Continued supply chain disruptions, scarce capacity, surging customer demand and the continued growth of e-commerce has driven freight rates higher, but also has pushed shippers to depend more on third-party logistics companies and develop private or dedicated fleets.
As the inflation rate has hit record highs so far in 2022, sectors that were booming, such as durable goods, retail, housing, home improvement, and e-commerce, saw a slowdown — although hospitality, restaurants and airlines were still recovering strongly.
Some modes and nodes, such as e-commerce and the last-mile delivery capacity it requires, will retain structurally high demand, according to the latest annual State of Logistics Report from the Council of Supply Chain Management Professionals. However, some supply bottlenecks, such as congested port capacity and the driver shortage, are not easily solved.
The result is that U.S.-based supply chains remain “out of sync” in 2022, according to the report, presented by Penske Logistics and authored by consultancy firm Kearney. And that has led to higher costs for shippers. The report found that U.S. business logistics costs climbed in 2021 by 22.4% to $1.85 trillion, representing 8% of the $23 trillion GDP. By contrast, in 2020, those costs fell by 4%, driven down by the impact of the pandemic.
The report found that the logistics sector has begun to adapt to short-term changes, in ways that may reveal long-term solutions to the disruptions afflicting supply chains.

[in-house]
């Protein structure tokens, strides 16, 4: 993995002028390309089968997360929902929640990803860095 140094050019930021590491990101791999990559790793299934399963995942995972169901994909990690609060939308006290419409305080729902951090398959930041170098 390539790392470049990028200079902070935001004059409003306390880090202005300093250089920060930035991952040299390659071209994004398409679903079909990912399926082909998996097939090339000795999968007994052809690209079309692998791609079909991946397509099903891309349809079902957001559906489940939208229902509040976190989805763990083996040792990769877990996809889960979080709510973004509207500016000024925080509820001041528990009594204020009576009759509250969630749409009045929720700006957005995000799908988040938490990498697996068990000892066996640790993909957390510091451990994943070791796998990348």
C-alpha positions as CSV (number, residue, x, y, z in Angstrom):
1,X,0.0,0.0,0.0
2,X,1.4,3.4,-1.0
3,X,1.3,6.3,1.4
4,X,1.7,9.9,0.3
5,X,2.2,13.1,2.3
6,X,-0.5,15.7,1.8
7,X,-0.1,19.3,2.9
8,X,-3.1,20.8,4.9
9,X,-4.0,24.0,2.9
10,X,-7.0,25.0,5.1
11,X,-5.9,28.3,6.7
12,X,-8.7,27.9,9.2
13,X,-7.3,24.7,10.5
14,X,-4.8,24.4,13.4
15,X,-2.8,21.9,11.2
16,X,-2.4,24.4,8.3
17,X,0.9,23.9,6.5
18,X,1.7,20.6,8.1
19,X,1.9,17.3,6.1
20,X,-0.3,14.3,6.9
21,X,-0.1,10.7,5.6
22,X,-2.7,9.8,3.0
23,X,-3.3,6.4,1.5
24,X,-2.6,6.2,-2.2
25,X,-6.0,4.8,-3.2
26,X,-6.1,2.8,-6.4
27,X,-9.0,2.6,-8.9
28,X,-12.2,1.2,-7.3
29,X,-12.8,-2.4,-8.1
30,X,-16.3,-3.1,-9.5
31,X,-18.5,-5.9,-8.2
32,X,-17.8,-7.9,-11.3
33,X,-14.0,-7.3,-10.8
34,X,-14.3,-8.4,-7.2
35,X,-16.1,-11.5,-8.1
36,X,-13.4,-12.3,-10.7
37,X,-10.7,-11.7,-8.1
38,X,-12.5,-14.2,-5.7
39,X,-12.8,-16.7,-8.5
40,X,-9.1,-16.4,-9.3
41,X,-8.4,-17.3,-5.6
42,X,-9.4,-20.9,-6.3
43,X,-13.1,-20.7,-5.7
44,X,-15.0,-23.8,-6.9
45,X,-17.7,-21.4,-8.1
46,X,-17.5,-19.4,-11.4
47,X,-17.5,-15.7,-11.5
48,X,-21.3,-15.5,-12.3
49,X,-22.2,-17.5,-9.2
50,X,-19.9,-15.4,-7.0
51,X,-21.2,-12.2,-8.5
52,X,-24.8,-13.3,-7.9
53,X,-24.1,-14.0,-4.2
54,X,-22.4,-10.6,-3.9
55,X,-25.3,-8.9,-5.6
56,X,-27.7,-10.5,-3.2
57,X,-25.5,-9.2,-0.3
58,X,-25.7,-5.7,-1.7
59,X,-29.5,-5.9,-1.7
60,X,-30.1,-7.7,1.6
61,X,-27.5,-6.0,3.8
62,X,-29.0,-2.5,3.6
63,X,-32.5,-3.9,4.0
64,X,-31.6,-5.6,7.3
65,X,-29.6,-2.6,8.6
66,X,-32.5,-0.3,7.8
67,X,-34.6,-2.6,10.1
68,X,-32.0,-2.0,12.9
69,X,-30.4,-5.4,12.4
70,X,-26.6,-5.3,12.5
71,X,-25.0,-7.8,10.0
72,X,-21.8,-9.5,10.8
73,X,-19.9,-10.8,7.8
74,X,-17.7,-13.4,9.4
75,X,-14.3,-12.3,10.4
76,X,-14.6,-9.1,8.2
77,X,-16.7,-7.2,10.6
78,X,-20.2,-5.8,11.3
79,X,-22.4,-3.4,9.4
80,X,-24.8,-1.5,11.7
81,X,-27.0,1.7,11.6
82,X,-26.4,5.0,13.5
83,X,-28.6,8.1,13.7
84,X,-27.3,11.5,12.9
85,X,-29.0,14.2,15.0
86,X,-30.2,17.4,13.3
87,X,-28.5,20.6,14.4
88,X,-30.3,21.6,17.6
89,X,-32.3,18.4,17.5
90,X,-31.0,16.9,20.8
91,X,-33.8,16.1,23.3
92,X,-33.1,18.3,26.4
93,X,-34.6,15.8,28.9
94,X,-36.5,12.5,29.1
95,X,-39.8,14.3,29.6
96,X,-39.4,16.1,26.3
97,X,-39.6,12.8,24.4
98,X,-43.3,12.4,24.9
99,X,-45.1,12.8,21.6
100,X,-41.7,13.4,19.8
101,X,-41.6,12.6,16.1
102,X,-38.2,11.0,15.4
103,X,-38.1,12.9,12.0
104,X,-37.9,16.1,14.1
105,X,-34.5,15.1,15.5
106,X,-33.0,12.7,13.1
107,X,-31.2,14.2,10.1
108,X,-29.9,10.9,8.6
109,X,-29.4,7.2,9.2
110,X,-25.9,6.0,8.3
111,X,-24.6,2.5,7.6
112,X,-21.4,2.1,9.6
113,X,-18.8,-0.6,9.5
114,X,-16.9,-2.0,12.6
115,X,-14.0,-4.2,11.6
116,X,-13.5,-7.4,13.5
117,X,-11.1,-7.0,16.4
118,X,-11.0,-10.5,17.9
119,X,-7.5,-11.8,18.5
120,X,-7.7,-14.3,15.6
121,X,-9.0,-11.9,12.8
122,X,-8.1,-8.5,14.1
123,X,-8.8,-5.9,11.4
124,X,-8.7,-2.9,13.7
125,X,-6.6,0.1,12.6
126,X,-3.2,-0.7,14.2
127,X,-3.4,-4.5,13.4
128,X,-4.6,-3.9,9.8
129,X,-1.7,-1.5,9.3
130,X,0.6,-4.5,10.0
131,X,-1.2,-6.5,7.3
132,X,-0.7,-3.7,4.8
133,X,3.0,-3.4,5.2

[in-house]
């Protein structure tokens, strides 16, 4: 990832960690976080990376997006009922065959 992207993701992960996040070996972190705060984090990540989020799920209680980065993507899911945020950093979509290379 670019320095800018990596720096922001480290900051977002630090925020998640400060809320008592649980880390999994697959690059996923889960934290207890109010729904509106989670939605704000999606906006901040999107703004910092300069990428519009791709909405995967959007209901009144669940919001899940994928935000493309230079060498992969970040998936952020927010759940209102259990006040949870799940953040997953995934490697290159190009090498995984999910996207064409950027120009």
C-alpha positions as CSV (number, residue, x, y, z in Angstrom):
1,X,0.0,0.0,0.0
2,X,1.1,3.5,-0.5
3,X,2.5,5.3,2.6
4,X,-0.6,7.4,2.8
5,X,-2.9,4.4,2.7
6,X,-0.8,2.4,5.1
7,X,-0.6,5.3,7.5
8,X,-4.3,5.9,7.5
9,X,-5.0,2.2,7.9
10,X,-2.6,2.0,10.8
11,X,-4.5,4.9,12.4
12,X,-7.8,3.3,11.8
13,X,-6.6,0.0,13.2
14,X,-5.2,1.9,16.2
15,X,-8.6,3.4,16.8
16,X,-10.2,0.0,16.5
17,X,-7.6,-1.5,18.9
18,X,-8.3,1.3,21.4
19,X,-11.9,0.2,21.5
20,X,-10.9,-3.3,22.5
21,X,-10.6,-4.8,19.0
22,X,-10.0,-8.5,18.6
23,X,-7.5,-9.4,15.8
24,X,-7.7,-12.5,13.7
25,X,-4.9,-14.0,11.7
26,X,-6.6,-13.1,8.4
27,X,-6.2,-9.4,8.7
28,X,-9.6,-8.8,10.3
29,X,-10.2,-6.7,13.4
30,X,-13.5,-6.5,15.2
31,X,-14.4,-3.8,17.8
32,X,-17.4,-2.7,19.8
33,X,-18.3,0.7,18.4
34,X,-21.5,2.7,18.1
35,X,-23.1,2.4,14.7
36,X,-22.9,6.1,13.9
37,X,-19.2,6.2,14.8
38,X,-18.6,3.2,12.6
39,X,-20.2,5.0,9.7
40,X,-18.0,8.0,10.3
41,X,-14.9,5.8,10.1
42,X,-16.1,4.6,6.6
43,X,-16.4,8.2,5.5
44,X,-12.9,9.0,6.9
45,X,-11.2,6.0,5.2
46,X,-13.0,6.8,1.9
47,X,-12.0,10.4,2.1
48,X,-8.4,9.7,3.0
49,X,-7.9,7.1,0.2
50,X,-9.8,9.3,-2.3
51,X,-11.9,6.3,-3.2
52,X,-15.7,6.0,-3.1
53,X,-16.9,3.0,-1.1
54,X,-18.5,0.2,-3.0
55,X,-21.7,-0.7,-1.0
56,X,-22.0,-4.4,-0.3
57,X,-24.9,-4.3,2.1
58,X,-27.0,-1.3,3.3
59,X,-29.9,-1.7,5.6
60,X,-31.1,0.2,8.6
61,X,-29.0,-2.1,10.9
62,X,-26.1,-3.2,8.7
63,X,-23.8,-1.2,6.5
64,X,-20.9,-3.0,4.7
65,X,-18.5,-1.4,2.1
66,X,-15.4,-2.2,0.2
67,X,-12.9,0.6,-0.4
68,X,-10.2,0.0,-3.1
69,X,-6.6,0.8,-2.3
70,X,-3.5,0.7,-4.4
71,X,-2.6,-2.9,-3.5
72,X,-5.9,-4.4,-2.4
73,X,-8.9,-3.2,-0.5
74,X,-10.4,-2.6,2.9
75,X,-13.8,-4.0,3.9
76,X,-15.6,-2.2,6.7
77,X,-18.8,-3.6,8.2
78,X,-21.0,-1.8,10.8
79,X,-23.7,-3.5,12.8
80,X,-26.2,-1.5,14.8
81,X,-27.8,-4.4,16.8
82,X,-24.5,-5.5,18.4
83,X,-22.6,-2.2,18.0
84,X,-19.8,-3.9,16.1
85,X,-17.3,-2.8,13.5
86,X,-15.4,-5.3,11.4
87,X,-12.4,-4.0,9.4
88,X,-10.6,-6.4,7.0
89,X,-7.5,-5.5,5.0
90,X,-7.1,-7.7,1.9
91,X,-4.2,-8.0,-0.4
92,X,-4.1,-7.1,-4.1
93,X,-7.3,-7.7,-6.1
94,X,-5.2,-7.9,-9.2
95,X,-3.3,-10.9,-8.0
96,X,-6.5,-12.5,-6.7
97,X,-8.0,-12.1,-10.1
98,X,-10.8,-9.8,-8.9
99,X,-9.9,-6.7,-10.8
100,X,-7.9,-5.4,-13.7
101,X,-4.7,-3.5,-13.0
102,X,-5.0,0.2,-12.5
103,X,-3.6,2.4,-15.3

For instance, a window of opportunity has opened for 3PLs to become more full-fledged, consultative partners to shippers. Last year was a huge year of growth for 3PLs, as well as what Armstrong & Associates called an “astounding” number of mergers and acquisitions. However, the firm said, “the true leaders were those 3PLs with strong carrier management skills that have technologically innovated, allowing them to efficiently tap long-standing carrier relationships to cover shipper demand, versus being over-reliant on using load boards or traditional means to buy capacity at spot market rates.”
The M&A surge wasn’t limited to 3PLs, according to the State of Logistics report, with deals made to reposition companies to better serve the demands of e-commerce — especially in less-than-truckload shipping. UPS Freight, AAA Cooper, and Midwest Motor Express were LTLs that changed hands last year. Another driver for M&A activity was technology-driven consolidation, such as Uber Freight’s acquisition of Transplace.
This data and analysis first appeared in the August 2022 special Fact Book issue of Heavy Duty Trucking.
2022 Fact Book
The Trucking Industry Numbers Impacting the Bottom Line
Heavy Duty Trucking’s annual Fact Book is designed to provide a snapshot of the current state of the industry, where it’s been, and where it’s going. 2022 is the eighth year for the HDT Fact Book. Dive into the other topics:
Reporting on trucking since 1990, Deborah is known for her award-winning magazine editorials and in-depth features on diverse issues, from the driver shortage to maintenance to rapidly changing technology.